What is the Tea Party?

The Tea Party is a major voice in the current political debate, shaping campaigns, influencing politicians, and receiving large media coverage. Since 2009, the Tea Party has vigorously marched and demonstrated against universal healthcare, cap and trade legislation, and any tax increases in conjunction with the debt ceiling debate. Defiled by some as advocates of a certain path to the country’s doom, others extol the Tea Party as the answer to America’s ailments. What is the truth? An accurate representation of the Tea Party as an entity may be difficult to achieve because it is both decentralized and unstructured. Rather, it is a collection of independently operating tea parties existing in communities throughout the country. Without a unifying voice, the Tea Party has been characterized by the media primarily in terms what it stands against, not what it stands for. Considered conservative, the movement’s appeal extends even to Ithaca, a decidedly liberal college town in upstate New York. Since the Tea Party does not have an official platform of policy initiatives, we reached out locally to gain a better understanding of what tea parties seek to accomplish in terms of public policy. The following statement from Edward Weissman, the Ithaca Tea Party organizer, explains the movement and its political goals.

By Edward Weissman, Organizer of the Ithaca Tea Party

The Tea Party is a grassroots movement of loosely connected, autonomous groups without national leadership or central organization. Love of country and all America stands for explains the recent, rapid rise of the Tea Party. These are not flamboyant, empty words. They embody the passionately held convictions of a multitude of ordinary citizens. Tea partiers recognize that the American way of life, American pre-eminence and, most importantly, the freedoms guaranteed to each citizen coupled with personal responsibility are threatened and beginning to disappear. They realize that our freedoms have been gradually diminishing for decades. They further realize that the current administration in Washington is waging a full-scale assault against personal freedom and responsibility. Seeing this danger, individuals often with no previous connection to each other or without a history of political activism have banded together to restore America to its founding principles, the underlying basis of its greatness. Their impact is undeniable.

The Ithaca Tea Party membership includes men and women from diverse backgrounds and careers. There are registered Democrats, Republicans and Conservatives as well as independents. Yet, there is agreement among this diverse group, as well as across the movement as a whole, on the role of the government. It is nothing more and nothing less than to ensure the rights of the people to life, liberty and the pursuit of happiness as stated in the Declaration of Independence. Scrupulous adherence to the U.S. Constitution, the contract between “we the people” and the federal government, is the only proven road to achieving those goals. Tea Partiers understand that the founding fathers designed our Constitution to protect citizens from an overreaching central government. The Tea Party is ordinary citizens standing up for their rights while assuming their responsibilities, always peacefully and legally. Clearly, the Tea Party is an ideological movement, not a partisan organization.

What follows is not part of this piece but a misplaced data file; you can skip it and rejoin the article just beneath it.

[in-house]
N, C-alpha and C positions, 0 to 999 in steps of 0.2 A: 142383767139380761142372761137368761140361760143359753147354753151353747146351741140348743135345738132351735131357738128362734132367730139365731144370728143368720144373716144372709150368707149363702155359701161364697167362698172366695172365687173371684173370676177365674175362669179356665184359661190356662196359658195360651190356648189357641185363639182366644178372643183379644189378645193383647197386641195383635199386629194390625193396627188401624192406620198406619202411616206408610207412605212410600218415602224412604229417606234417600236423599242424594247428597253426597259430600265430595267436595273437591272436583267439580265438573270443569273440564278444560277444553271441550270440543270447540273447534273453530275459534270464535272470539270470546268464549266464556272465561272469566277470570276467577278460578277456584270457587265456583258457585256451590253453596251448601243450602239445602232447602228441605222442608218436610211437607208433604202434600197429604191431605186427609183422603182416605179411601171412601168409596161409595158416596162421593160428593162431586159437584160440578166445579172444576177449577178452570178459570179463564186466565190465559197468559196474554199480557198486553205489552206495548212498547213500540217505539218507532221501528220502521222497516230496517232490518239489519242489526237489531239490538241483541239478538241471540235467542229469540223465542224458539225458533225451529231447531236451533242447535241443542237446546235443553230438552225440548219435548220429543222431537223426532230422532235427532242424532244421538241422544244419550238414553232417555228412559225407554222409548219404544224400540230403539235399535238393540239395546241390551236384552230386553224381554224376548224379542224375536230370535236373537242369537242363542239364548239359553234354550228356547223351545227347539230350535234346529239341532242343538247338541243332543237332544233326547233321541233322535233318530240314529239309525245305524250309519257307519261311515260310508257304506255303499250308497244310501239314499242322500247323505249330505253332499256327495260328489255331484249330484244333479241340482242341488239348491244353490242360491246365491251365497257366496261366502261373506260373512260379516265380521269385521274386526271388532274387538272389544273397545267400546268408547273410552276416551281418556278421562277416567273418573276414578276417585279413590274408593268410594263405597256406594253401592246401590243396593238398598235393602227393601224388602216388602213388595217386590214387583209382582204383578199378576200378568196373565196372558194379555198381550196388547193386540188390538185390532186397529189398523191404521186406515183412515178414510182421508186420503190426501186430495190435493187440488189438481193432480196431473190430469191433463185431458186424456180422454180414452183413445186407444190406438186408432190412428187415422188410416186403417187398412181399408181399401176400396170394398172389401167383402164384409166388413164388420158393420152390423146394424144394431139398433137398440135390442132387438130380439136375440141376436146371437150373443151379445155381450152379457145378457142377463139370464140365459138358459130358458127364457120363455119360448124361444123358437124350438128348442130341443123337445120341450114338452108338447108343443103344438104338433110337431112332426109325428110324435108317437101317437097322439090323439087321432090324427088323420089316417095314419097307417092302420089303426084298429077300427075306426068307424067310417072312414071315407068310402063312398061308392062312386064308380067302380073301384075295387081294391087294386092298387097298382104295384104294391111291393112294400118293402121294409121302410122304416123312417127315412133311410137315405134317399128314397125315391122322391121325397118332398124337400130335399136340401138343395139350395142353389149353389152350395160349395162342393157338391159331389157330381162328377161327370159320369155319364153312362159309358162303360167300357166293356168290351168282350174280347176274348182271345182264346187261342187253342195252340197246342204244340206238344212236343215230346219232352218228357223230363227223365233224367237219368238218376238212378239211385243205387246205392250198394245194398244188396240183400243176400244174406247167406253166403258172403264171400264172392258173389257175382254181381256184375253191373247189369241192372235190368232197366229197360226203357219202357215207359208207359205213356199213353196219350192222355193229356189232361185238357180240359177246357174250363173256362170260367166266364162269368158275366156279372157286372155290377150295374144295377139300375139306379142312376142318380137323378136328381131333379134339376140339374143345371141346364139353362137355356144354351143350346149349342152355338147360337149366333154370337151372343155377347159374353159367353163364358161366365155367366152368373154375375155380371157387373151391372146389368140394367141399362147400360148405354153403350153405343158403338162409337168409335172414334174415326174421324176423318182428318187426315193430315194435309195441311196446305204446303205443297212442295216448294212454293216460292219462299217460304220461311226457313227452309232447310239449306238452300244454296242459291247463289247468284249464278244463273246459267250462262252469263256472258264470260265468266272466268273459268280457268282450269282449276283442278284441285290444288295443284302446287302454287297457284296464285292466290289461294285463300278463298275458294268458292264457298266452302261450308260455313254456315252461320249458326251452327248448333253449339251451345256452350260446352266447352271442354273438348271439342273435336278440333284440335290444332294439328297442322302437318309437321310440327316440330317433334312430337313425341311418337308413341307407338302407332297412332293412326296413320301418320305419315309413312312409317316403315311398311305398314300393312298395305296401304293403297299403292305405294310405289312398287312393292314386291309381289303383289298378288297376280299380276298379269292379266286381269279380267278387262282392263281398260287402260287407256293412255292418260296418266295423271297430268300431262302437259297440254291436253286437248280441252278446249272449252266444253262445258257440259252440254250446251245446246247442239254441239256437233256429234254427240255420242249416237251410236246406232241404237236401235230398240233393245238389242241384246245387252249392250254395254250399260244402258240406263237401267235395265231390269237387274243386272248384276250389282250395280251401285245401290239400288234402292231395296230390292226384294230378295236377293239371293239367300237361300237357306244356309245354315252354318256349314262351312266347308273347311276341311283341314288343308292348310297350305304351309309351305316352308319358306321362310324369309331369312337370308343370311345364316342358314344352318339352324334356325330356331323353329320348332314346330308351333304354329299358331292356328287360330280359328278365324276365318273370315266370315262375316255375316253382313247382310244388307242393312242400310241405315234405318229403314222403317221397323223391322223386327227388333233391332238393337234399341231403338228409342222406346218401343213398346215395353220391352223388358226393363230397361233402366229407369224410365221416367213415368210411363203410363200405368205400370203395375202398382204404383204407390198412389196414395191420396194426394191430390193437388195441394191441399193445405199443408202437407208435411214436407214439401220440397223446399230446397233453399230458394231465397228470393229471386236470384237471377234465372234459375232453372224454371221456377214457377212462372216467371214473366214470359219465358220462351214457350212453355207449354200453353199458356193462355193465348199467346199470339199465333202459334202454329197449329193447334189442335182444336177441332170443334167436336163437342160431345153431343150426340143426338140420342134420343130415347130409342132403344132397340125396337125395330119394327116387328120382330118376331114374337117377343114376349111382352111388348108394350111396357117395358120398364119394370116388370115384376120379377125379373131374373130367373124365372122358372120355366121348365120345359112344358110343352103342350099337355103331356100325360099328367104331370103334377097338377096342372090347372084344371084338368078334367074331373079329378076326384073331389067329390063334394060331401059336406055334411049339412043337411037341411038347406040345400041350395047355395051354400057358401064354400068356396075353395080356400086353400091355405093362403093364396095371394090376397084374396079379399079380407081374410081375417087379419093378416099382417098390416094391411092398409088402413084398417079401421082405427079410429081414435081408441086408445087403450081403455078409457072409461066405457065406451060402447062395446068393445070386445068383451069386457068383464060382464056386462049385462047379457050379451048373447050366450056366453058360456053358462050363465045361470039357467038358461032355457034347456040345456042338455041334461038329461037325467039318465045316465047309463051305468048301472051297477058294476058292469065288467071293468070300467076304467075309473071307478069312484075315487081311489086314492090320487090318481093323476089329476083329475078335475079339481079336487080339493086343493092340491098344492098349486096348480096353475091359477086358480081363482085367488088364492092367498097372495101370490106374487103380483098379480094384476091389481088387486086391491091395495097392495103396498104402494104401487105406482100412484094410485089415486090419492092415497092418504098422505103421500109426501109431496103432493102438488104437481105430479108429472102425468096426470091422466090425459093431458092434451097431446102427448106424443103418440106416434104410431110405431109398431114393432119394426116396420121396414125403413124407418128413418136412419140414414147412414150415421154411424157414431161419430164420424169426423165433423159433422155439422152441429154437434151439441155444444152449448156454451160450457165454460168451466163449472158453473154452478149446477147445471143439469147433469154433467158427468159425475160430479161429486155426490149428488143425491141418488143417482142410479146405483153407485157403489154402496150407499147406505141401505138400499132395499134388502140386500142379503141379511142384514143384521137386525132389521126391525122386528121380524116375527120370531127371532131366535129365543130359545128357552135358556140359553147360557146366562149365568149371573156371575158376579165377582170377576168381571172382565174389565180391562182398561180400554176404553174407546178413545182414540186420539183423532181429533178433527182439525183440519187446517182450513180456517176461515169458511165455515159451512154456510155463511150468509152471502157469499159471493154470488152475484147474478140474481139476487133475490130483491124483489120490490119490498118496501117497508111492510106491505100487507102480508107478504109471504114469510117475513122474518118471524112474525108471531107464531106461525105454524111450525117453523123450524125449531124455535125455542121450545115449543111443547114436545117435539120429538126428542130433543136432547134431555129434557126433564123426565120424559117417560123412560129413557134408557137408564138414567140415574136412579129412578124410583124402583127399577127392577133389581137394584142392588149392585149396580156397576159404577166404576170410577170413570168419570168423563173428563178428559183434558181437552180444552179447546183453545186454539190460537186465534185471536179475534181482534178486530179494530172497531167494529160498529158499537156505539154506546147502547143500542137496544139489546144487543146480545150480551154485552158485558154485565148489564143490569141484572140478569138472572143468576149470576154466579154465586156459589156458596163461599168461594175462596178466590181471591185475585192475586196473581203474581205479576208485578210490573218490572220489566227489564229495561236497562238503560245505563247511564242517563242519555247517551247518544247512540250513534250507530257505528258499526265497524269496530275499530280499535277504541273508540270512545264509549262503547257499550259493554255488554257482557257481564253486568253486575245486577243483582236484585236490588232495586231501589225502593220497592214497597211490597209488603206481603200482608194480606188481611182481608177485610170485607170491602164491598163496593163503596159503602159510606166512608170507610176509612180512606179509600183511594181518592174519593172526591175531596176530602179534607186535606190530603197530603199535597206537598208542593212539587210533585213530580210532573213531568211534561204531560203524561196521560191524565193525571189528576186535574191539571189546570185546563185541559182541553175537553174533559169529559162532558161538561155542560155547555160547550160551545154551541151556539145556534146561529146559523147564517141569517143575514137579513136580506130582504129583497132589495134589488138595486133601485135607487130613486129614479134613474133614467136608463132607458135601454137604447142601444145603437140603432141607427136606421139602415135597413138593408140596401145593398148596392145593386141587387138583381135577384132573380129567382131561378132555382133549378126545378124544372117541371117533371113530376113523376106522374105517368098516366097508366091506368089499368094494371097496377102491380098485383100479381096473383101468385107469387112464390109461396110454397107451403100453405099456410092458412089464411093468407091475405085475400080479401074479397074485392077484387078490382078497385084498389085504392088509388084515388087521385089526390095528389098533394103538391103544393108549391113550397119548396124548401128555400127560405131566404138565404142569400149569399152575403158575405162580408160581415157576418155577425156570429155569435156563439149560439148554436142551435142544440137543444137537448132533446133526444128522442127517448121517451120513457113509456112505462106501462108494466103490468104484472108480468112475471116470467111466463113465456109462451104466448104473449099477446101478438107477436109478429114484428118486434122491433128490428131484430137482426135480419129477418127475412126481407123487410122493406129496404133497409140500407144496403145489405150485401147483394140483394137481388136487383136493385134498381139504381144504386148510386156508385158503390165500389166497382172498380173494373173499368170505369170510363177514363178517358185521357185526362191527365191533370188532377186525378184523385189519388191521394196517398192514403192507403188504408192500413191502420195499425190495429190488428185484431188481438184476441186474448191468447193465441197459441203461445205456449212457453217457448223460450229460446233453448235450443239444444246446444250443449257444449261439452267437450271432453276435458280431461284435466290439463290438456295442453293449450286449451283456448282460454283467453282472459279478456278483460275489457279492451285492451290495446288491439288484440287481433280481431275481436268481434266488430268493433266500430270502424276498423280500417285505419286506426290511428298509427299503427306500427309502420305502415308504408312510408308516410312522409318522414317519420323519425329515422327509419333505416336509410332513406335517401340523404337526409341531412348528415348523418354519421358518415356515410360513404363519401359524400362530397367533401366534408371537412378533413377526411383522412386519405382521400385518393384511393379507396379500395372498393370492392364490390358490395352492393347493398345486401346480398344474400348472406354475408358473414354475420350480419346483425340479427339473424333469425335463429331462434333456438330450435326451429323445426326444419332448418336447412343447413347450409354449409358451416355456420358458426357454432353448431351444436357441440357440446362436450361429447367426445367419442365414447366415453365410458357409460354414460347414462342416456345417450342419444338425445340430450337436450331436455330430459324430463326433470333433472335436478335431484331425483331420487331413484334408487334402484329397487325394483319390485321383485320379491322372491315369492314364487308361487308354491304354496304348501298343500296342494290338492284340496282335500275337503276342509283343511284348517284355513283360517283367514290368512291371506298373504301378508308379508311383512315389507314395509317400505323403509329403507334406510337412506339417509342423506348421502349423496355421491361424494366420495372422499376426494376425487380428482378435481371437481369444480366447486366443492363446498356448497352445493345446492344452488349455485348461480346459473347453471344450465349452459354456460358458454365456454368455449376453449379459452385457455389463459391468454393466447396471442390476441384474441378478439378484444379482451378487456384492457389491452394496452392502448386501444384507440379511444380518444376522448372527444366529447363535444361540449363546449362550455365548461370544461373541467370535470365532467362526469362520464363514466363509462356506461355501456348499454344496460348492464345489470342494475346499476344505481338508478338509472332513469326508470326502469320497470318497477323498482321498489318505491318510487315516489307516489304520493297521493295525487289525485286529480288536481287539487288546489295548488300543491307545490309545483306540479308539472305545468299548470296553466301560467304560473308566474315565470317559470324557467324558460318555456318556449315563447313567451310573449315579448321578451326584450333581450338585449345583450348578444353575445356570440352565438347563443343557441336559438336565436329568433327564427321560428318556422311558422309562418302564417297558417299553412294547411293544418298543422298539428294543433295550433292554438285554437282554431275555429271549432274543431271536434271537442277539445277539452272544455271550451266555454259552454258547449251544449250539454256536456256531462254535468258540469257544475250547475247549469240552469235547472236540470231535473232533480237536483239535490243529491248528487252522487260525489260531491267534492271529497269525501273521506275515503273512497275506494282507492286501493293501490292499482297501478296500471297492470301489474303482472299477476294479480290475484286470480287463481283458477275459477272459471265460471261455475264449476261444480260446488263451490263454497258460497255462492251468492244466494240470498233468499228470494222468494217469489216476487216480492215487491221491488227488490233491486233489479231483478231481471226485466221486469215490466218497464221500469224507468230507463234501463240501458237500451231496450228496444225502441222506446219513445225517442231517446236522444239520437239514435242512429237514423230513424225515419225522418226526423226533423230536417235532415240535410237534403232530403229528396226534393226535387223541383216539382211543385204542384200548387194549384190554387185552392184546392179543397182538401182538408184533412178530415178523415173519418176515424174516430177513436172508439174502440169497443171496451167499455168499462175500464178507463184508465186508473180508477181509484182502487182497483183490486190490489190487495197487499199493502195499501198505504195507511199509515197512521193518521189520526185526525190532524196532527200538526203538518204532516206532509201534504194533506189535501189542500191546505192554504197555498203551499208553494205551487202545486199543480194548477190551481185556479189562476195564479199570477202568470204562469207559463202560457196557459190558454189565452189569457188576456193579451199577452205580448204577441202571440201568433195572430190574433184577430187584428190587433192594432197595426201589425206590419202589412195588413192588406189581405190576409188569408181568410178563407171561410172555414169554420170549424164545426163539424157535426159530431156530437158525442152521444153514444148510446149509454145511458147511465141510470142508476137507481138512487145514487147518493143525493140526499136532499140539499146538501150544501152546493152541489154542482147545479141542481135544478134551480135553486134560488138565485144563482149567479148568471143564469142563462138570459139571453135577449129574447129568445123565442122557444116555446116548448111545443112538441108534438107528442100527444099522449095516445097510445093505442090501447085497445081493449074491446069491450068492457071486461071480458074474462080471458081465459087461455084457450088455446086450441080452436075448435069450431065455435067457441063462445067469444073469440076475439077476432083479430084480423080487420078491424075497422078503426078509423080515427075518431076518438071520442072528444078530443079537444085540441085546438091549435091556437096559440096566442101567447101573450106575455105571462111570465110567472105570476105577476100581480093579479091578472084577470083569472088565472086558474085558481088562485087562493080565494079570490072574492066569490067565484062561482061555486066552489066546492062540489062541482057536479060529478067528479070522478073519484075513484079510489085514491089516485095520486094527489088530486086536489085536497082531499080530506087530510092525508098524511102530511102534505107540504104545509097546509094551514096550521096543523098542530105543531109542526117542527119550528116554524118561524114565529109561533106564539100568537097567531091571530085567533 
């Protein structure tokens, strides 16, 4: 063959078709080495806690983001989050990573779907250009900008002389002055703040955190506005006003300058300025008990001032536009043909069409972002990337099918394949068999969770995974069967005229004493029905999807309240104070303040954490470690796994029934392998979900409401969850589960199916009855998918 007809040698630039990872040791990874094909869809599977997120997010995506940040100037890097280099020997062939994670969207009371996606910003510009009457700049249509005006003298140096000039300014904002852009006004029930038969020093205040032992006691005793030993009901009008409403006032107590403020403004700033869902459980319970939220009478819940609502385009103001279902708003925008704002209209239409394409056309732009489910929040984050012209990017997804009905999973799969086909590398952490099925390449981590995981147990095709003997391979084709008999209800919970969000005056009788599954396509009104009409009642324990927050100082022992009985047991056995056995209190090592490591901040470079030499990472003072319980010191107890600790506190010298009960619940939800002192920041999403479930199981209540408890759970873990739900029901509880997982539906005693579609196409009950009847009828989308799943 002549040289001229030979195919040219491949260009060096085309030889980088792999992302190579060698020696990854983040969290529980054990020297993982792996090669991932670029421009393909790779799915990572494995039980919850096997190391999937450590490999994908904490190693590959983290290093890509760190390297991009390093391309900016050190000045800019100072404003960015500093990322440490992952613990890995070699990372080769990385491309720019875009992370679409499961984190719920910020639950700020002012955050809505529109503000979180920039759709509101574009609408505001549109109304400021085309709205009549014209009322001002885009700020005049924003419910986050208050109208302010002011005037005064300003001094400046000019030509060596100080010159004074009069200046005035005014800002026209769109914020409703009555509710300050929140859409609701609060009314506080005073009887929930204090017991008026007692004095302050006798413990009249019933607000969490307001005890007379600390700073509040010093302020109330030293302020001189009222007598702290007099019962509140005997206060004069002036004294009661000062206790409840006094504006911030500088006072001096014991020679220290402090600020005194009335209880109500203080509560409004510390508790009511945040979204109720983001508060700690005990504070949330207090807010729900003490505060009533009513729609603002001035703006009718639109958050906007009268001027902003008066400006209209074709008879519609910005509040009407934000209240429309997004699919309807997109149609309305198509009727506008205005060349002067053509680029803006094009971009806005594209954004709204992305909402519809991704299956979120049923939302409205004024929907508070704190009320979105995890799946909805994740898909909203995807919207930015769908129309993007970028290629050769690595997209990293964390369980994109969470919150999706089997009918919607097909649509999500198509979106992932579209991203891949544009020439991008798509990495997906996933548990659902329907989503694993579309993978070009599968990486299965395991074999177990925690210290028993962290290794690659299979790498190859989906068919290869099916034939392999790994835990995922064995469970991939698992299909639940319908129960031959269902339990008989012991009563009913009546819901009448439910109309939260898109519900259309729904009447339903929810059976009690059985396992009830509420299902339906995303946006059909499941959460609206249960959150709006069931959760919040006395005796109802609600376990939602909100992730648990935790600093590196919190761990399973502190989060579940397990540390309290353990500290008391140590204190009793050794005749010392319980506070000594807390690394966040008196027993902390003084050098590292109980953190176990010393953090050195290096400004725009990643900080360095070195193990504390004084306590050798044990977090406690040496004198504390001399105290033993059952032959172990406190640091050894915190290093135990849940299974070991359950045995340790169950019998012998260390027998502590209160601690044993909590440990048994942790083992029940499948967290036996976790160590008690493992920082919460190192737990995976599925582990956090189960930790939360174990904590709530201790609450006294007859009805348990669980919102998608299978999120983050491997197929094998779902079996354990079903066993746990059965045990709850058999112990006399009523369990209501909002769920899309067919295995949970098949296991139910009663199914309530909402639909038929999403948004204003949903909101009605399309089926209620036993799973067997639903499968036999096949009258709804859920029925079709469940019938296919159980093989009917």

It is within this ideological framework that the Tea Party vehemently opposes The Patient Protection and Affordable Care Act. Although presented merely as a health insurance plan, Obamacare essentially is about reforming the entire United States health care system. Among myriad other provisions, it encompasses plans to take over medical education, hospital administration and begin a civilian National Health Service Corps. The centrally controlled top-down approach that Obamacare embodies confers vast new powers on Washington bureaucrats. It creates more than one hundred new bureaucracies staffed by a veritable legion of new government hires and a plethora of new mandates, rules, regulations and taxes. It will not control the rise in health care costs. It will result in rationing and reduced quality of care. Furthermore, it is a plan for the government to take over 16% of the economy. There is no freedom here, no choice. While the Tea Party recognizes the need for managing health care costs, we favor market-based reforms. Obamacare is not about controlling costs; it is about controlling people. Czar-generated regulations, the fiscal reform legislation, out-of-control spending and the huge national debt raise similar concerns. Each entails increased restraints on individual choice and behavior. While sabotaging economic recovery and sustained growth, more intrusive government results in an assault on our guaranteed freedoms.

Additionally, the Tea Party favors a revamped and simplified tax system with lower rates for all. Favorable treatment for businesses, industries and unions as well as policies designed to manipulate social behavior are an abuse of government power. Crony capitalism, aptly defined by John Stossel as the cozy relationship among government, big business and big labor, bestowing privileges unattainable in the free market is insidious. The tax code should not be used as a reward or to pick winners and losers. It should have only one goal and that is to raise revenue in a fair and equitable way. The Tea Party supports responsible restructuring of entitlement programs, a balanced budget and vigilant support of federalism, the doctrine delegating to the individual states those powers not specifically delegated to the federal government in the Constitution. The Tea Party also favors a strong military and secure borders. There is no real freedom without security.